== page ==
In the last of my explorations of building a new bank, here's why the new bank will win.
One of the biggest things that constrains existing banks is their past. They were created over a century ago to manage retail transactions in branches over the counter with human tellers and, to a large extent, this is pretty much how most branch-based banks look and behave today.
Yes, these banks have added new functionality over the years, and new channels, but it has never really overcome this branch-centric view in that time.
It is for these reasons that mainstream banks do everything outside the branch pretty badly, because everything outside the branch is an adjunct to that branch-centric view.
You may think this is an extreme critique but I cannot think of many traditional banks that do the non-branch channels well. The few that do are global banks that are defocusing upon branches, which is perhaps why their online and telephone channels are improved and enhanced when compared to their domestic rivals.
If you take UK for example, banks have never replaced their core systems in my memory, except through mergers such as those of HBOS and Lloyds today, or RBS and NatWest a decade ago. In both instances, the banks are migrating one banks’ legacy system to another, rather than a wholesale replacement of core systems.
Wholesale replacement of core systems is difficult you see. Everyone refers to it as being like changing the engines on an aircraft whilst flying at 40,000 feet, and they’re right. This is amply demonstrated by the migration of Abbey and Alliance & Leicester to Santander’s core systems over the past few years, and by the Australian bank debacle of NAB and others who are in migration mode as we speak.
Therefore banks avoid migration to new core systems, and are handcuffed into legacy operations through their legacy systems.
We talk about front ending such systems with single customer view through middleware integration, but it’s all sticking plasters on the open wound.
What is that wound?
It is the slowly beating heart of the branch which, over time, will be extinguished and replaced by mobile internet but, whilst it is still beating, it is crushing the life out of progress.
It is this handcuff to the slowly beating heart of branch-centricity that constrains many banks from breaking free into low cost, remote, self-service delivery that is seamless, enjoyable and cool.
Now there’s that word again: cool.
I’ve used it deliberately this week to describe a bank that people want to be with.
That’s what ‘cool’ is all about.
I jokingly referred to it as the bank where the staff don’t wear suits, which was actually more pertinent than I thought.
After all, UBS has a dress code for their staff that is very exacting.
It would be smart casual every day.
It would define a brand around cool values of fairness with transparency through the mobile internet.
It would have branches, but only a few Apple store style branches where the Genius bar would be with people who really get the numbers of finance.
And they wouldn’t have to wear suits, but could wear whatever they wanted as long as it was designer label.
Maybe I am just being dreamy, but the bank that is cool has to be one that people aspire to be with.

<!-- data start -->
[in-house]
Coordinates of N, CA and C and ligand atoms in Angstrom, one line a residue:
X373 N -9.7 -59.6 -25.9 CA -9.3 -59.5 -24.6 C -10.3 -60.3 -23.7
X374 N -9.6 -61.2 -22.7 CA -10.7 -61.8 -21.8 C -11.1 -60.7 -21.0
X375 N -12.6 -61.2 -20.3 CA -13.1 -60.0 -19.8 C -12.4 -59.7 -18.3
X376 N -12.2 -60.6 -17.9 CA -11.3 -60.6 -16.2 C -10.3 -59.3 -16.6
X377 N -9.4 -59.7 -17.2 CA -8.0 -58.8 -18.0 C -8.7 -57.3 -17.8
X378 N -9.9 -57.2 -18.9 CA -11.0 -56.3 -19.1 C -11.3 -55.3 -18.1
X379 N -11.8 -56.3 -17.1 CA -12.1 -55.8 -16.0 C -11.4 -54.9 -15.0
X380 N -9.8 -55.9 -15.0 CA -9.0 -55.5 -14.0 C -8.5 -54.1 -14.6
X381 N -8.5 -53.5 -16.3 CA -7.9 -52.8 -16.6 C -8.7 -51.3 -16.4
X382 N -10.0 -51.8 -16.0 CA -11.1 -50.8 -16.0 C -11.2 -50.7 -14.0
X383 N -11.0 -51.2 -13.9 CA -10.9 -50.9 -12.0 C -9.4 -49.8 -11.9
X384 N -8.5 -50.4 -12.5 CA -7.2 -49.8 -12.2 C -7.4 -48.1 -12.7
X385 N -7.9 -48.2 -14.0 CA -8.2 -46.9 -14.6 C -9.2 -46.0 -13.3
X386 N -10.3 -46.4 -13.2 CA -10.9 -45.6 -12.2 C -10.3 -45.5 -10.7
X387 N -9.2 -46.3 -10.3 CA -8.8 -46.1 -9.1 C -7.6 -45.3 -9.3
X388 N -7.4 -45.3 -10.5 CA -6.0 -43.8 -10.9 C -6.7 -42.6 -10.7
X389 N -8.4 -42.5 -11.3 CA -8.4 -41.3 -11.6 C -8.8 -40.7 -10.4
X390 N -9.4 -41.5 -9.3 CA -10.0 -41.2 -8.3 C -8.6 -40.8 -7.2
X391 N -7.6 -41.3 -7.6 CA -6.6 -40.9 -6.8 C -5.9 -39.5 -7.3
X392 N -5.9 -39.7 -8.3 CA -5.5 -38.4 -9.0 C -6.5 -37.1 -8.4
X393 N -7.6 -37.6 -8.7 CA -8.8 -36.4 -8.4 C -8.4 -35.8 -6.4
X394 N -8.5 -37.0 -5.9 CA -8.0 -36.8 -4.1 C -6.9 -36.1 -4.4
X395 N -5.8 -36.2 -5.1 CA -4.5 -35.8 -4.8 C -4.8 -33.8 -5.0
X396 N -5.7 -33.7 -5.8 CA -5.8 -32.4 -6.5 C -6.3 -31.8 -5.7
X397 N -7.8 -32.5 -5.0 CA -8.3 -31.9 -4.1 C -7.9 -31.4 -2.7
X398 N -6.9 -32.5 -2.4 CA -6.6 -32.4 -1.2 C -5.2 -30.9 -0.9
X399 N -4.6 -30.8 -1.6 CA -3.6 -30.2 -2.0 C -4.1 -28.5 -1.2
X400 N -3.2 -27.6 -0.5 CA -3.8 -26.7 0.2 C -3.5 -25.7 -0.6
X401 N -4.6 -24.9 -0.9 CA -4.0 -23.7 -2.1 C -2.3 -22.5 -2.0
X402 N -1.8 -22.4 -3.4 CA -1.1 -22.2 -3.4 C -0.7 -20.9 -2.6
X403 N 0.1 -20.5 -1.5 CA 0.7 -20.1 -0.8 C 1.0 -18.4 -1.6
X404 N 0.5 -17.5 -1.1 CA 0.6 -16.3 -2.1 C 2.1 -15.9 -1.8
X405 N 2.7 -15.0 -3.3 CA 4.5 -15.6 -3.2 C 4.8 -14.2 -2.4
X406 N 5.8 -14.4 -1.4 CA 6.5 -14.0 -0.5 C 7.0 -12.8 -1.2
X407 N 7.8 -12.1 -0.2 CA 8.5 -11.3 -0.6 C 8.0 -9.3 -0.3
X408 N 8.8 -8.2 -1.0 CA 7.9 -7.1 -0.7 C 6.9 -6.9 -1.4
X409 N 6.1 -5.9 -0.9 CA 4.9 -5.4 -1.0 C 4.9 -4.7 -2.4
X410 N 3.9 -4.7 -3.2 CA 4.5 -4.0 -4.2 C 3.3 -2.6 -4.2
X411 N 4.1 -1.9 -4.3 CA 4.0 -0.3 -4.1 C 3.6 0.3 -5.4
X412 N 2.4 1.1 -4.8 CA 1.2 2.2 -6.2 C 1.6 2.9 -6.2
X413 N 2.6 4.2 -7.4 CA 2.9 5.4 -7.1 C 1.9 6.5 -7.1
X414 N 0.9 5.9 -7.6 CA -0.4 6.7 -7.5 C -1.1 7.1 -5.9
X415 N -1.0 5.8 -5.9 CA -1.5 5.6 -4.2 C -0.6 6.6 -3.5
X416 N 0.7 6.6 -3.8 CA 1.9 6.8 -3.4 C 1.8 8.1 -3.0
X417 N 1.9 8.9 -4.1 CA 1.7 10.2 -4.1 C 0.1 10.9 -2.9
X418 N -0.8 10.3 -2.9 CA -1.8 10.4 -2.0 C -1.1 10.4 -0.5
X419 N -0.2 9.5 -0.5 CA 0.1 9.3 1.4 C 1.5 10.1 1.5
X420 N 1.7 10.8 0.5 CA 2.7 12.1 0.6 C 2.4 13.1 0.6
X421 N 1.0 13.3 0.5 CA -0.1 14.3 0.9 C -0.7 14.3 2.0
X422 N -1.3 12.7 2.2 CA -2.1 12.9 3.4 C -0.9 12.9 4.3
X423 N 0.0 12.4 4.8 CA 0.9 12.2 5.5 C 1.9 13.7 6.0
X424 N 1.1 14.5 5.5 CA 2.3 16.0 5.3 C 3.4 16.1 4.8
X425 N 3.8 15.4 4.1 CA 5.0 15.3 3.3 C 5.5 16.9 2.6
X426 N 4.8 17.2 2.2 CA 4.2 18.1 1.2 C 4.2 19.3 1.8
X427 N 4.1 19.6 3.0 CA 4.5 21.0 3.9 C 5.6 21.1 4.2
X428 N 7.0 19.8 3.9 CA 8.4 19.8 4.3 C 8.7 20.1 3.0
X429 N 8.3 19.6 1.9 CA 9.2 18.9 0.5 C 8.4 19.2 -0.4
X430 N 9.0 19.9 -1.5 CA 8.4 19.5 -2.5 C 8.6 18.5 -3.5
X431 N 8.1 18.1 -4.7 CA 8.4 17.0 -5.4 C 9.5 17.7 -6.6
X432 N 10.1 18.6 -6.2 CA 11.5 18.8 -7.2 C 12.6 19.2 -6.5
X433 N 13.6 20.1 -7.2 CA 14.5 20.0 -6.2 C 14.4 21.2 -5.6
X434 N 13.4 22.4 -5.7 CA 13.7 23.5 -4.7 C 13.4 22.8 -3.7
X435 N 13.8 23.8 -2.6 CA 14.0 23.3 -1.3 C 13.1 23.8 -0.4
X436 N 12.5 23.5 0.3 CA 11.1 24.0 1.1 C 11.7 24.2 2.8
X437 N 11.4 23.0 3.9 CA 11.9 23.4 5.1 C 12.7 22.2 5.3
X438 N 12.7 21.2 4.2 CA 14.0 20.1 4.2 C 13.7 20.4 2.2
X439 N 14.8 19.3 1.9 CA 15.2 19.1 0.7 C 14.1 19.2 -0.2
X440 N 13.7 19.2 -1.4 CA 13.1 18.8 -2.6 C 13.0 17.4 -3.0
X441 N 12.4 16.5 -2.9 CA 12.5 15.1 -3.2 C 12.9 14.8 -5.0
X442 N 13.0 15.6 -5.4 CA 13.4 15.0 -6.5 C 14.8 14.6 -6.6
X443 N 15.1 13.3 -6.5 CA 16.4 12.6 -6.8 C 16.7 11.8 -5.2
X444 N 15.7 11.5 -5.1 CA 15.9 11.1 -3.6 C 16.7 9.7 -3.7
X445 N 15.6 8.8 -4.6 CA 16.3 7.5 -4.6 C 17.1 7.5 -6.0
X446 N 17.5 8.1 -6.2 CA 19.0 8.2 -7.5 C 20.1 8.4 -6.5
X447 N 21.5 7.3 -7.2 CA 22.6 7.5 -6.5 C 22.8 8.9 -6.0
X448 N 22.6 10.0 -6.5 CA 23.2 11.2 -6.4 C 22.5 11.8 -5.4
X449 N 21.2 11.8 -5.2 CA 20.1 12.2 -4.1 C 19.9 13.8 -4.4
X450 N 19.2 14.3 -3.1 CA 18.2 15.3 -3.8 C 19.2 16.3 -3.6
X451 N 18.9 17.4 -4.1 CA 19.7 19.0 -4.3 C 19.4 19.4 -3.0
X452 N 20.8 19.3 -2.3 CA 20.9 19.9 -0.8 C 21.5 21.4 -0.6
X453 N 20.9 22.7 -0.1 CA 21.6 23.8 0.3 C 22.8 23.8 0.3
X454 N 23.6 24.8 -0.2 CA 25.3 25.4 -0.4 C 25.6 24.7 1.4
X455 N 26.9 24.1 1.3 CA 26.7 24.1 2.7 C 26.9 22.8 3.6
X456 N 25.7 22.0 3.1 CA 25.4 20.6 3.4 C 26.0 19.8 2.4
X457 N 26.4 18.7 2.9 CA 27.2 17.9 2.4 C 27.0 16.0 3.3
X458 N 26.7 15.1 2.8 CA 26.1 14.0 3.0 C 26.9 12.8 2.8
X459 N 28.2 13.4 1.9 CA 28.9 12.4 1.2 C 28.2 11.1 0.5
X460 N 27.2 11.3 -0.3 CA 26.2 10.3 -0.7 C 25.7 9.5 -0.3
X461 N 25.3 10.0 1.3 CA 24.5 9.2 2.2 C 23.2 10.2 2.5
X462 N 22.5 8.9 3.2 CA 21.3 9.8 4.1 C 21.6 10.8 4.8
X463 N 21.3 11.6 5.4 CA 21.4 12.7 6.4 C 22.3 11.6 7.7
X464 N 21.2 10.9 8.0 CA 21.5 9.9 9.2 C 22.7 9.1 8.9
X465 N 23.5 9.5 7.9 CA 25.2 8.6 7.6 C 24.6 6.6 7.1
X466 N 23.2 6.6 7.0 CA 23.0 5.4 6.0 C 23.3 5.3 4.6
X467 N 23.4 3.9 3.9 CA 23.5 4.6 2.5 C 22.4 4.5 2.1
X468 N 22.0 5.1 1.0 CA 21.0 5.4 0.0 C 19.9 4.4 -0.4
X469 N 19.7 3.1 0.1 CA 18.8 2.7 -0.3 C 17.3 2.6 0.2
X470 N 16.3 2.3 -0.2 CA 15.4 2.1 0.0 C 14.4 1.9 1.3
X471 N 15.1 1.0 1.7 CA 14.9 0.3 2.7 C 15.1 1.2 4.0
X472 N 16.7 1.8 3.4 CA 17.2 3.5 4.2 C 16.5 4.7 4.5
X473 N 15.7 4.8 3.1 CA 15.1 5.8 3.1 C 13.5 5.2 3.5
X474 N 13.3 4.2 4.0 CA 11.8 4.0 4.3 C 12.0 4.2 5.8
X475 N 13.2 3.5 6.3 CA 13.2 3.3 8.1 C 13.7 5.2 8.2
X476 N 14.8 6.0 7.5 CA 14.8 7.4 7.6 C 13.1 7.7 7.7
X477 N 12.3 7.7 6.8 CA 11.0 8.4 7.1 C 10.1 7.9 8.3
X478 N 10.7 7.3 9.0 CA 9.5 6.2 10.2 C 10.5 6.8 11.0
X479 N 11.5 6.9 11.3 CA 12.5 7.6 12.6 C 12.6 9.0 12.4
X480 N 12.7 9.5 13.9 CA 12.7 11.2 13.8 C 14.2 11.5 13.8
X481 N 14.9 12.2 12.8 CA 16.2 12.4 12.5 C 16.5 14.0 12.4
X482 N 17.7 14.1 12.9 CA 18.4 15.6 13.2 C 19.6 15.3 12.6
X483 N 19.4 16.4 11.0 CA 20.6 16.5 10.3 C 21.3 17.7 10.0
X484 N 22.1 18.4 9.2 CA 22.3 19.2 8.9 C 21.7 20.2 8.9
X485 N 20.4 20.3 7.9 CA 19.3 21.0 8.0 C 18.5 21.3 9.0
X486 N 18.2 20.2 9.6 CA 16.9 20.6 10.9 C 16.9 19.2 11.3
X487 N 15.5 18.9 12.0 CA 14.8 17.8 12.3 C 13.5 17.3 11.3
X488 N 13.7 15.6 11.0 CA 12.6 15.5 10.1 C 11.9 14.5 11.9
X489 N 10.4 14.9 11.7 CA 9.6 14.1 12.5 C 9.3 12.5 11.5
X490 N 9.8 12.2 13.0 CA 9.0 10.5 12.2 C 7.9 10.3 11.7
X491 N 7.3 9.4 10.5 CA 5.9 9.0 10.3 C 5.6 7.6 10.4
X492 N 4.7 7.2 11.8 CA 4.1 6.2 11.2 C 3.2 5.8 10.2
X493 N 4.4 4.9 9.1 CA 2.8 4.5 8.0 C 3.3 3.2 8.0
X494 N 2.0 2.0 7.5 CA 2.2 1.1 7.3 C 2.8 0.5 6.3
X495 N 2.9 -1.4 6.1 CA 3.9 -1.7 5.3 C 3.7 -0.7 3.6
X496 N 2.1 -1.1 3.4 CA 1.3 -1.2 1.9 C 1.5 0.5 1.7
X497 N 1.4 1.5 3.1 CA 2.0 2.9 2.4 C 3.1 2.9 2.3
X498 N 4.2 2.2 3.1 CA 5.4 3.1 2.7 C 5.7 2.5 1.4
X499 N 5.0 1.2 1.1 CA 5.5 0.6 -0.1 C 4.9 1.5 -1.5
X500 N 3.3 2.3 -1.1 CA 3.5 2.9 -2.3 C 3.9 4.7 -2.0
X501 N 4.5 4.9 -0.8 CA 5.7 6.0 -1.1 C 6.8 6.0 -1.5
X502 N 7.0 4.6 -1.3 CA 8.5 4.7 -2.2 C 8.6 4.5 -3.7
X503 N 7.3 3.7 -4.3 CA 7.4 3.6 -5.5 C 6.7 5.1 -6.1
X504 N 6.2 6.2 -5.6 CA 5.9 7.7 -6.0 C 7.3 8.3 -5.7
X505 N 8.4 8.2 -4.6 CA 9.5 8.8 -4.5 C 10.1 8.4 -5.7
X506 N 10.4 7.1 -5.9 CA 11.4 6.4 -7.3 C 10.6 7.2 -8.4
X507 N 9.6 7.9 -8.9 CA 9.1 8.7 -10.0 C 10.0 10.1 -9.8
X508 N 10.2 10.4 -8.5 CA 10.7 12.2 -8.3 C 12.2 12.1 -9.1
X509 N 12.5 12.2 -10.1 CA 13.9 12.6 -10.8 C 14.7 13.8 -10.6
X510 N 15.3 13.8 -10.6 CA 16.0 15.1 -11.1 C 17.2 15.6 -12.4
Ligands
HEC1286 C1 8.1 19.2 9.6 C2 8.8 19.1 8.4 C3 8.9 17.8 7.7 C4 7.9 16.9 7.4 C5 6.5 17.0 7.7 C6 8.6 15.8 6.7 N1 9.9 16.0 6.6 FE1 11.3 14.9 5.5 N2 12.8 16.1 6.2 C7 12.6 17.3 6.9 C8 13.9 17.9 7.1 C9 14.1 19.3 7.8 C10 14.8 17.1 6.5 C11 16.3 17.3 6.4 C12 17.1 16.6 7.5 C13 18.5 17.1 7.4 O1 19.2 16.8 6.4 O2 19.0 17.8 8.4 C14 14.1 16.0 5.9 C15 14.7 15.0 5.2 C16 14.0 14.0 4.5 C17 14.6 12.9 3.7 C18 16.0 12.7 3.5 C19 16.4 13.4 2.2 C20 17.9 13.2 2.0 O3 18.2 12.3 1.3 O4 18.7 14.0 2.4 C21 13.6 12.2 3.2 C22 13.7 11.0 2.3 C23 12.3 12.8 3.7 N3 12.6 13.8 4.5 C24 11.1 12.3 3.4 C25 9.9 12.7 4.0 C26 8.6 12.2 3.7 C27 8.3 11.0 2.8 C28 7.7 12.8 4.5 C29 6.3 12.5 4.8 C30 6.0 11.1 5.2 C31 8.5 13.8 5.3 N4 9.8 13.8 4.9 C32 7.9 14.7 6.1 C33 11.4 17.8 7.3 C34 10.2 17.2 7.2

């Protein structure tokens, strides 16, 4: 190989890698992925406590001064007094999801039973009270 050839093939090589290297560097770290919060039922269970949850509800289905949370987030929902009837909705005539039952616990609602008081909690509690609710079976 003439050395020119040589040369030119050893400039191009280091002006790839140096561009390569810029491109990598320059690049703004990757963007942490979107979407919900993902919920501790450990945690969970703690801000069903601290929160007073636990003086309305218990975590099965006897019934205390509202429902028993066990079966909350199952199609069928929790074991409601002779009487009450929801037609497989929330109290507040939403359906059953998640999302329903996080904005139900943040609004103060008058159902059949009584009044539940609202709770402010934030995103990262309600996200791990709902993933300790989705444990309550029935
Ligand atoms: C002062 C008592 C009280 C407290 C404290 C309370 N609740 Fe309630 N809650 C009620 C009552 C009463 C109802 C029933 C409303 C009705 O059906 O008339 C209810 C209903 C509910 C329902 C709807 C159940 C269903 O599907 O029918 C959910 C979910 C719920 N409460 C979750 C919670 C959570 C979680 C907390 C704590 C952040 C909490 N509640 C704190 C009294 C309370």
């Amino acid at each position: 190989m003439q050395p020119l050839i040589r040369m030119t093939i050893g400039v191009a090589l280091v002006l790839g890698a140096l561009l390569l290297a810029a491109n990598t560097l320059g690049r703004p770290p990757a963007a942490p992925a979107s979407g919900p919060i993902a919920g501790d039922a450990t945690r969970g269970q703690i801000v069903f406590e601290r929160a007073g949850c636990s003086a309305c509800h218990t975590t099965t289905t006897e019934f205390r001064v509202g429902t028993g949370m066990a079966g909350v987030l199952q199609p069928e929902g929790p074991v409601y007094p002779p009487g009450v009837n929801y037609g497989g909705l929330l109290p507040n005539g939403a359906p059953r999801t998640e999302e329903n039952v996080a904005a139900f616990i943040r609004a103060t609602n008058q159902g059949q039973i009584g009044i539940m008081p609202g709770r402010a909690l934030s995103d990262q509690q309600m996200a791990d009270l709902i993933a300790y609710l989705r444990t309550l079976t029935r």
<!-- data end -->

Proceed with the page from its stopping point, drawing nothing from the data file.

It is an aspirational brand, and I cannot name any bank right now that is aspirational for the masses.
For the private banking crew, sure, but for the general populous I cannot think of one, aspirational, cool brand out there.
Don’t get me wrong, there are cool brands out there.
Dependent upon your age, Harley-Davidson is a cool brand and, as everyone says every few minutes, Apple’s cool.
Apple always has been.
They have a fan base.
Yet Microsoft is nerdy.
Because Apple is for consumers and Microsoft is for suits.
Microsoft is business; Apple is creativity
So to be a cool bank, you have to be different, creative, aspirational and accessible, and very consumer focused.
And, in this century of mobile broadband, you have to be techno.
Maybe it is for these reasons that there is no ‘cool’ bank out there, because banks are handcuffed to legacy.
So this is my conclusion in this debate about creating the new bank.
The new bank will differentiate by being in the customers’ interest whilst making money by gaining their loyalty and advocacy.
It will appeal to a demographic that is not defined, apart from its psychology.
So it is defined by a psychographic rather than a demographic.
The psychographic is to appeal to those who love Apple and technology.
The customer wants to be with the bank.
They think the bank is working with their interests.
They don’t want branch-based banking, where mobile internet is an adjunct.
Instead, they want a bank built just for them based upon a mobile internet focus, where branch is an adjunct.
So my bank would be built from the ground up, with a customer view based upon the mobile generation and how they behave and interact.
Once that outside-in view is defined, I would build the infrastructure to deliver apps of functionality across mobile internet devices.
The bank would be a digital bank first and foremost, with humanity augmenting that reality.
Humanity would pervade the bank through our fun and cool approach to interactivity via the mobile internet.
And, as we grew into branches, our branches would be Genius Bars for finance with a cool and fun approach that breathes our humanity and fairness into the pores of our human operations.
Something like that anyway.
Either way, it would be better than living on a century-old system of branch centricity that handcuffs us to that past.